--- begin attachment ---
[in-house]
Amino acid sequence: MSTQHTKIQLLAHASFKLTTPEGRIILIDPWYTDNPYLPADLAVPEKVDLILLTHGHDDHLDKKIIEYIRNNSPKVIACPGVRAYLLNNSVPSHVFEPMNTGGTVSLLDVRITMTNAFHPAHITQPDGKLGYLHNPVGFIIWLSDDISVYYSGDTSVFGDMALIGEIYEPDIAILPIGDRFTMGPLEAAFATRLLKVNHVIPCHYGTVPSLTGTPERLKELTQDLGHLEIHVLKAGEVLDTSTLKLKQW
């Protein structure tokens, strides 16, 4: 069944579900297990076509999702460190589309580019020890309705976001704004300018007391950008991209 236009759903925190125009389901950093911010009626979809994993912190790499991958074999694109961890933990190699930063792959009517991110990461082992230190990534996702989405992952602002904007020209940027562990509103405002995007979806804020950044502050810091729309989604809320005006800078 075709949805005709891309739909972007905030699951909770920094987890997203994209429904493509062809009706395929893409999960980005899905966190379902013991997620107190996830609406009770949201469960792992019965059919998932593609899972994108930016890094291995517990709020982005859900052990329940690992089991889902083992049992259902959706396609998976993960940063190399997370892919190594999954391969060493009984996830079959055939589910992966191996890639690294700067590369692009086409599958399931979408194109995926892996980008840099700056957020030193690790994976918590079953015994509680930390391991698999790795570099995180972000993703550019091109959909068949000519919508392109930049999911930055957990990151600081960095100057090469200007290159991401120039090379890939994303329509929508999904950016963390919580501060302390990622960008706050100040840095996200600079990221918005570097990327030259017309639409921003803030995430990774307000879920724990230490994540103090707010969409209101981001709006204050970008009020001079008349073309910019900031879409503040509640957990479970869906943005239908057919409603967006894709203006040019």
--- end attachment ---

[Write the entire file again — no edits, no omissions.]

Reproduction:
[in-house]
Amino acid sequence: MSTQHTKIQLLAHASFKLTTPEGRIILIDPWYTDNPYLPADLAVPEKVDLILLTHGHDDHLDKKIIEYIRNNSPKVIACPGVRAYLLNNSVPSHVFEPMNTGGTVSLLDVRITMTNAFHPAHITQPDGKLGYLHNPVGFIIWLSDDISVYYSGDTSVFGDMALIGEIYEPDIAILPIGDRFTMGPLEAAFATRLLKVNHVIPCHYGTVPSLTGTPERLKELTQDLGHLEIHVLKAGEVLDTSTLKLKQW
């Protein structure tokens, strides 16, 4: 069944579900297990076509999702460190589309580019020890309705976001704004300018007391950008991209 236009759903925190125009389901950093911010009626979809994993912190790499991958074999694109961890933990190699930063792959009517991110990461082992230190990534996702989405992952602002904007020209940027562990509103405002995007979806804020950044502050810091729309989604809320005006800078 075709949805005709891309739909972007905030699951909770920094987890997203994209429904493509062809009706395929893409999960980005899905966190379902013991997620107190996830609406009770949201469960792992019965059919998932593609899972994108930016890094291995517990709020982005859900052990329940690992089991889902083992049992259902959706396609998976993960940063190399997370892919190594999954391969060493009984996830079959055939589910992966191996890639690294700067590369692009086409599958399931979408194109995926892996980008840099700056957020030193690790994976918590079953015994509680930390391991698999790795570099995180972000993703550019091109959909068949000519919508392109930049999911930055957990990151600081960095100057090469200007290159991401120039090379890939994303329509929508999904950016963390919580501060302390990622960008706050100040840095996200600079990221918005570097990327030259017309639409921003803030995430990774307000879920724990230490994540103090707010969409209101981001709006204050970008009020001079008349073309910019900031879409503040509640957990479970869906943005239908057919409603967006894709203006040019």